By Charles R. Doering
The Navier-Stokes equations are a collection of nonlinear partial differential equations that describe the elemental dynamics of fluid movement. they're utilized regularly to difficulties in engineering, geophysics, astrophysics, and atmospheric technology. This ebook is an introductory actual and mathematical presentation of the Navier-Stokes equations, targeting unresolved questions of the regularity of ideas in 3 spatial dimensions, and the relation of those concerns to the actual phenomenon of turbulent fluid movement. The aim of the ebook is to give a mathematically rigorous research of the Navier-Stokes equations that's obtainable to a broader viewers than simply the subfields of arithmetic to which it has commonly been limited. as a result, effects and strategies from nonlinear useful research are brought as wanted with a watch towards speaking the fundamental principles in the back of the rigorous analyses. This publication is acceptable for graduate scholars in lots of parts of arithmetic, physics, and engineering.
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Additional info for Applied Analysis of the Navier-Stokes Equations
12) a d-dimensional set. 13) where U(x) is specified for x E 852. Then there are again four parameters in the problem: p, v, a length scale set by the system size, and a velocity scale set by the boundary conditions. (There is also a velocity scale set by the initial conditions which may dominate the flow at early times, an observation which applies to the body-forced example as well. ) There are a number of possibilities for the system size length scale. A natural choice may be a length scale L based on the system volume, say, L- (fddx) 1/d.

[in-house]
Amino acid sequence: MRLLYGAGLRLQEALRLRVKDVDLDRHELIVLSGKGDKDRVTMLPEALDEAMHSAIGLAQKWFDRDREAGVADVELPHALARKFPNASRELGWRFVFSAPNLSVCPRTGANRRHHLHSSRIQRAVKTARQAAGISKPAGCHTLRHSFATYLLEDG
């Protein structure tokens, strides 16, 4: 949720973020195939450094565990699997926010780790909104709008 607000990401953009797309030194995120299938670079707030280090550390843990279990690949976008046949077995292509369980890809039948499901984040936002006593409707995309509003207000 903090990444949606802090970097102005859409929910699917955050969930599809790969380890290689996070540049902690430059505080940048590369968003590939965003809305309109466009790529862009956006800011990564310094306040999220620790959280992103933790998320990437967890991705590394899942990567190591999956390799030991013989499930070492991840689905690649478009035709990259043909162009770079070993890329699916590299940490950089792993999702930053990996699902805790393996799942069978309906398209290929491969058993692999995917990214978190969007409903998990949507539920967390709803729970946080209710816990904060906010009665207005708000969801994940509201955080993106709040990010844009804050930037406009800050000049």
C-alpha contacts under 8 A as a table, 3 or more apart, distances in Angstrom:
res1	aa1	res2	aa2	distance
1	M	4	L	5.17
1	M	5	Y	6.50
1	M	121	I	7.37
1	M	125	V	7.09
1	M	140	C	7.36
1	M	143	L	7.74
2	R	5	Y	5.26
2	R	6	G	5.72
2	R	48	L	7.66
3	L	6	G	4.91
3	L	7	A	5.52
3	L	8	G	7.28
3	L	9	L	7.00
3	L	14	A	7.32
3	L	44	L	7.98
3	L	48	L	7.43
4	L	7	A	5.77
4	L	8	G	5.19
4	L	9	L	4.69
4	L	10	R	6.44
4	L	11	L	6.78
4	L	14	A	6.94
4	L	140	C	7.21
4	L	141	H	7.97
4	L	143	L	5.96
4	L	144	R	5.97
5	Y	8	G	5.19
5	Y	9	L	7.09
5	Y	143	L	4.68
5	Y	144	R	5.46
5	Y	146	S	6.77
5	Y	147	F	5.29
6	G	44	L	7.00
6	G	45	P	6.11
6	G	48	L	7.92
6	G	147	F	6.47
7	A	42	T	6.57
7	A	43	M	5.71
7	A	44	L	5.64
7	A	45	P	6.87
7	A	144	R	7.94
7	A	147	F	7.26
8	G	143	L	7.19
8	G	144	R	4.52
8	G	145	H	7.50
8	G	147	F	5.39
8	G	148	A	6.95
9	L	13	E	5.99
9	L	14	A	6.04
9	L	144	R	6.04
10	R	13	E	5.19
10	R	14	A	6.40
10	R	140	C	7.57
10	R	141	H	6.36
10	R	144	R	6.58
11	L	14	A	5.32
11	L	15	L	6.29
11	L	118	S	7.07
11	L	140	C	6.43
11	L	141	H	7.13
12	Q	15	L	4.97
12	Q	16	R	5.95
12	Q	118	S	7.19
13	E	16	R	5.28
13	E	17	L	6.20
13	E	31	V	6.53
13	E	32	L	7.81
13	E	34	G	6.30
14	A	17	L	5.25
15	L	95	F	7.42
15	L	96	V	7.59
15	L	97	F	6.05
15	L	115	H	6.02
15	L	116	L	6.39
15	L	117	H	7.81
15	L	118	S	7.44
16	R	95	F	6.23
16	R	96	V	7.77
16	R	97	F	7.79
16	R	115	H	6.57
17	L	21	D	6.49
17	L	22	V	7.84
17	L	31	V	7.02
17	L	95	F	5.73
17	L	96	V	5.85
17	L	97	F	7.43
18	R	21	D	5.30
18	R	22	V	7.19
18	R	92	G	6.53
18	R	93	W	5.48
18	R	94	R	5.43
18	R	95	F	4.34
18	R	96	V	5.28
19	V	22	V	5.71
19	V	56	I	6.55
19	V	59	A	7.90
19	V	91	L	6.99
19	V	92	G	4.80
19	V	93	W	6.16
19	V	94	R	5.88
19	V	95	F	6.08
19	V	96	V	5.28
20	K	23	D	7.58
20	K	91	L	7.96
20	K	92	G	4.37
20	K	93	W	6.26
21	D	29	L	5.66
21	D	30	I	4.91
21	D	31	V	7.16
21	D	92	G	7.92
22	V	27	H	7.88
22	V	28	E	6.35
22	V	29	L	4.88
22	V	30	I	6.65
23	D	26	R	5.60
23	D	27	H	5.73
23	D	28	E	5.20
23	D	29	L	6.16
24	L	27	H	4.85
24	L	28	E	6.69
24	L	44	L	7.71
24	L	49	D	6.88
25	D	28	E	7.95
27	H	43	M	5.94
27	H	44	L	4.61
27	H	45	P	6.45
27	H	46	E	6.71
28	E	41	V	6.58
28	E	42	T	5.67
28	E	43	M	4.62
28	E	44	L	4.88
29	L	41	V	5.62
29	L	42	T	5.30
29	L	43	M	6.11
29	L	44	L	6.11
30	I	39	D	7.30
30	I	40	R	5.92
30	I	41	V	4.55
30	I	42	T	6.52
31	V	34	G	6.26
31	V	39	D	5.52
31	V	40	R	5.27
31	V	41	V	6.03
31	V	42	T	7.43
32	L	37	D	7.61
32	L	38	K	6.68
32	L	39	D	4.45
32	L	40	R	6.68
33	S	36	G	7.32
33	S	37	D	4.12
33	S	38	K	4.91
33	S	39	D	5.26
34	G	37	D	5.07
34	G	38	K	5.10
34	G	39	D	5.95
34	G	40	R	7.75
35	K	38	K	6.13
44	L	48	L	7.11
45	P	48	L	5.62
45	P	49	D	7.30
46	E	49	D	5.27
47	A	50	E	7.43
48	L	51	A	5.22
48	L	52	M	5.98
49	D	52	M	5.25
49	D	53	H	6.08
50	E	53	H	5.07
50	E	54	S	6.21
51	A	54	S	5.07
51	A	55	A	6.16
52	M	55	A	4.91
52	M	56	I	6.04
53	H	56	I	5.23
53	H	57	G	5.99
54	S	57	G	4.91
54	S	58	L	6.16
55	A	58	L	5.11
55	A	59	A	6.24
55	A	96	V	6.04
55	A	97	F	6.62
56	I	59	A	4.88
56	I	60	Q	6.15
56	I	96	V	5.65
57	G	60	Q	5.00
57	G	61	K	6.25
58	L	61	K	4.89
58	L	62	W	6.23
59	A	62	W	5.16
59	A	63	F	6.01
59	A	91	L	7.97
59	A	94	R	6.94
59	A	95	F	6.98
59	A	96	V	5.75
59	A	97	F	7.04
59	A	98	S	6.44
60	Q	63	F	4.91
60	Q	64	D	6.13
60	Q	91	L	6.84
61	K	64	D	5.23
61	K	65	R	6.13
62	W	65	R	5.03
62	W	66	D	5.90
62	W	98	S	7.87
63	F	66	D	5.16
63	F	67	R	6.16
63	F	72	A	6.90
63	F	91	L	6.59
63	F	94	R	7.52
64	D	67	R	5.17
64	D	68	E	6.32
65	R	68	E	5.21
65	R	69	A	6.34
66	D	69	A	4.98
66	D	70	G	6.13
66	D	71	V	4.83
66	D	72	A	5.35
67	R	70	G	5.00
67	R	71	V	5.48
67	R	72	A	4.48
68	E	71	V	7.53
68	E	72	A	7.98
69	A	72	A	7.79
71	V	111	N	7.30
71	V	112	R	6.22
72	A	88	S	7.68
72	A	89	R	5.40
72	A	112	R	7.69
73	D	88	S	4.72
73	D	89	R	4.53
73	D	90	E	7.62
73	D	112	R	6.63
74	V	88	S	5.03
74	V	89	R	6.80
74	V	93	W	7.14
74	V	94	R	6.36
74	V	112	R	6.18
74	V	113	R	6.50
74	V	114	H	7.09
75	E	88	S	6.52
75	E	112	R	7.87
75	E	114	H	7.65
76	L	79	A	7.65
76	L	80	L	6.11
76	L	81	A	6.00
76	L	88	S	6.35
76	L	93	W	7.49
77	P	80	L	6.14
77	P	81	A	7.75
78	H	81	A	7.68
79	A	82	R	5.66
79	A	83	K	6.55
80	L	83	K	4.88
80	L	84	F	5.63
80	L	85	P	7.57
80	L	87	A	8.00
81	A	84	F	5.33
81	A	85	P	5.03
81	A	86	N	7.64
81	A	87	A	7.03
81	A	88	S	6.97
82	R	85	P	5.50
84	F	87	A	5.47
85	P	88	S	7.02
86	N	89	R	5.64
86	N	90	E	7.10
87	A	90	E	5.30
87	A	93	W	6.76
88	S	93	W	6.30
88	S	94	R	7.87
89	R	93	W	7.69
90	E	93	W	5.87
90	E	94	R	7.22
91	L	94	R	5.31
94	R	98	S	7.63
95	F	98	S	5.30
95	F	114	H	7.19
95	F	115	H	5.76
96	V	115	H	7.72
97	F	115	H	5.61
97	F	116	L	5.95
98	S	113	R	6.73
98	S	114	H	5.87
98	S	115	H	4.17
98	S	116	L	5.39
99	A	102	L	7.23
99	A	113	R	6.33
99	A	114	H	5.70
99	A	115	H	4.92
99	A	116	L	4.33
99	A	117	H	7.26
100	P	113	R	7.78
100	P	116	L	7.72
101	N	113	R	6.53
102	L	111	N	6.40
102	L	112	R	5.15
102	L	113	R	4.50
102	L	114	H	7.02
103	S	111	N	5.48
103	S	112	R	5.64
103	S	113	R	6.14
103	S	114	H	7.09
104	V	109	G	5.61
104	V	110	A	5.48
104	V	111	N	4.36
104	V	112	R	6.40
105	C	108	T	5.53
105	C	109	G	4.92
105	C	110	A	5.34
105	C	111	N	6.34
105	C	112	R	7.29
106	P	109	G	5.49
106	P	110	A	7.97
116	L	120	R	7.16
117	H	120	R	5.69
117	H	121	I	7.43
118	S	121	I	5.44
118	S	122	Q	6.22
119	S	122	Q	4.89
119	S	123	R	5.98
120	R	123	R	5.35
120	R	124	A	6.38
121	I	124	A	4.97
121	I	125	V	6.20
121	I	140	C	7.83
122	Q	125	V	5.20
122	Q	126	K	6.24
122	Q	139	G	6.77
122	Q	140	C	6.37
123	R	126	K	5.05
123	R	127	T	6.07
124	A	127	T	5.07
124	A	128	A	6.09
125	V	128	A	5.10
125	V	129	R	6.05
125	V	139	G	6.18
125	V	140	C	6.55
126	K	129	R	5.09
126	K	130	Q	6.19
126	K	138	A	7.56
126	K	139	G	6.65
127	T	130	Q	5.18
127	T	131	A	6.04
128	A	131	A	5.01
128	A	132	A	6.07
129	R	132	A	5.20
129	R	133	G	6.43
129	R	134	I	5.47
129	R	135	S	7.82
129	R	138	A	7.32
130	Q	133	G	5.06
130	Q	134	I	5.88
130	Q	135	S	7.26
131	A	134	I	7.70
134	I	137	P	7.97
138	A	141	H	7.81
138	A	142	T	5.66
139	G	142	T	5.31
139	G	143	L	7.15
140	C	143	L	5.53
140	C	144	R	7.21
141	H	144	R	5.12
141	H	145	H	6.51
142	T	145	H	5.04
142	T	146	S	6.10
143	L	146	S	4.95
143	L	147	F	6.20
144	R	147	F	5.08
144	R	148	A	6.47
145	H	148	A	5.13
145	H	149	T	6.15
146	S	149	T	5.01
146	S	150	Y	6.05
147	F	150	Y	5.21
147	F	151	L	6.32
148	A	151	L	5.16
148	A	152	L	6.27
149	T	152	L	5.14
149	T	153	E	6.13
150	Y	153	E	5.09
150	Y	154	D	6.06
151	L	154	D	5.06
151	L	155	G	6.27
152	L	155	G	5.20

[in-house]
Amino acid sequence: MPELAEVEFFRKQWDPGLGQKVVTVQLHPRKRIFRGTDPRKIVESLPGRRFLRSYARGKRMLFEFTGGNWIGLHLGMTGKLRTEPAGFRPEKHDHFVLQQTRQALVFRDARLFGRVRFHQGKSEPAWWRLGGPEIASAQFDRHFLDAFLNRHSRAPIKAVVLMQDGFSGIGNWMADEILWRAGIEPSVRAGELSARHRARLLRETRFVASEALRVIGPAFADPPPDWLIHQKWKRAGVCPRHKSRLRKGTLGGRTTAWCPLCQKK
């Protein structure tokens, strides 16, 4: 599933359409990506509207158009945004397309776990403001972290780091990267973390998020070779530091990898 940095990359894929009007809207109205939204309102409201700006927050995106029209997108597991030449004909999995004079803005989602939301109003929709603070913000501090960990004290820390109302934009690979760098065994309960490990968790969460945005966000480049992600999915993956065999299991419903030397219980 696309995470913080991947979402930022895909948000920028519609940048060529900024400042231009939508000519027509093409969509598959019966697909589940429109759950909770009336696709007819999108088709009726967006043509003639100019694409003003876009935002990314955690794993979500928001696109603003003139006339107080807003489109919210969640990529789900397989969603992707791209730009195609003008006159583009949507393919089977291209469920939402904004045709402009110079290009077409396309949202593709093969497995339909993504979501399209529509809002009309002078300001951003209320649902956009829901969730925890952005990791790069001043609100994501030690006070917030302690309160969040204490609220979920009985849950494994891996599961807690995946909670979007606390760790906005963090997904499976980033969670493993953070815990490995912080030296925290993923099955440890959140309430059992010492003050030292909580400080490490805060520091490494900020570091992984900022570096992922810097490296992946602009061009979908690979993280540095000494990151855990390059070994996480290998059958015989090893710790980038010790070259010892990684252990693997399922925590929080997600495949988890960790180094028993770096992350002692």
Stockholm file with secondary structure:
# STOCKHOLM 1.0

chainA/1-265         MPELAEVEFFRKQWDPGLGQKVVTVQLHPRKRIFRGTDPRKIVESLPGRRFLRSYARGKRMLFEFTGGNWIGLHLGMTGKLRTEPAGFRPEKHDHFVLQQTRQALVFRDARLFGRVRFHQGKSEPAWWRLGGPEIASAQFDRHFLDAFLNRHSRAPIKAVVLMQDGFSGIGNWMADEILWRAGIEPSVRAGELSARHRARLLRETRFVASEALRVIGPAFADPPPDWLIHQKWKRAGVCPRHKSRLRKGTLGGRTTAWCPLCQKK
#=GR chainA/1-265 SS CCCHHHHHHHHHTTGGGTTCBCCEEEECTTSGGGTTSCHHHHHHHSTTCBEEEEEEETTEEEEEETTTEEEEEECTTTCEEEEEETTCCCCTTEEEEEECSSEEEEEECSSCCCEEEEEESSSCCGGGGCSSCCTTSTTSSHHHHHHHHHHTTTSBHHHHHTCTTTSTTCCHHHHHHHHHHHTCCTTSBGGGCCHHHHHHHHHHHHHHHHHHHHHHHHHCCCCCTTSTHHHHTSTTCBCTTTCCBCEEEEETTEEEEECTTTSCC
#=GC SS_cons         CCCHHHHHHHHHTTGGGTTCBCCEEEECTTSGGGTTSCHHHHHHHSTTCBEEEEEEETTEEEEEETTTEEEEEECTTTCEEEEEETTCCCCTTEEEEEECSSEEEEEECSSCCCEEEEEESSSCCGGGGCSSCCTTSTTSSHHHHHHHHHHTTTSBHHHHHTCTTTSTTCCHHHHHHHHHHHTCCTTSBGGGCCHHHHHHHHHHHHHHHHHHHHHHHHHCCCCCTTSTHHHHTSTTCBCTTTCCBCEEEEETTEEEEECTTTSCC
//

The fitting parameter x does not enter into this limit of the model. 30) yields U . - x logUR, (3 . 2 . 33) Asymptotically at high Reynolds numbers, this theory predicts a turbulent drag force proportional to the square of the speed U with logarithmic 48 Turbulence z/h Fig. 3. Reynolds stress across the layer. Note that u. is the scale of the velocity fluctuations. corrections. 4. Although this example has been developed for illustrative purposes with a minimum of fitting parameters (one), it does reproduce some essential features of the conventional wisdom concerning the structure of both the mean and Reynolds stress profiles.
N"n = Rl'n = Rr < oo implies a supercritical bifurcation precisely at the critical Reynolds number R. ) The nature and stability of the bifurcating solution require their own analysis, for example, via the asymptotic methods of amplitude equations. 3 References and further reading Linear and nonlinear stability theory is discussed in detail in Drazin and Reid . The energy method for nonlinear stability is developed for a variety of problems in Straughan . Linear stability can, in some cases, be elevated to "local" nonlinear stability, and these methods have been used to identify stable solutions of the Navier-Stokes equations from solutions of approximate problems (see Titi ).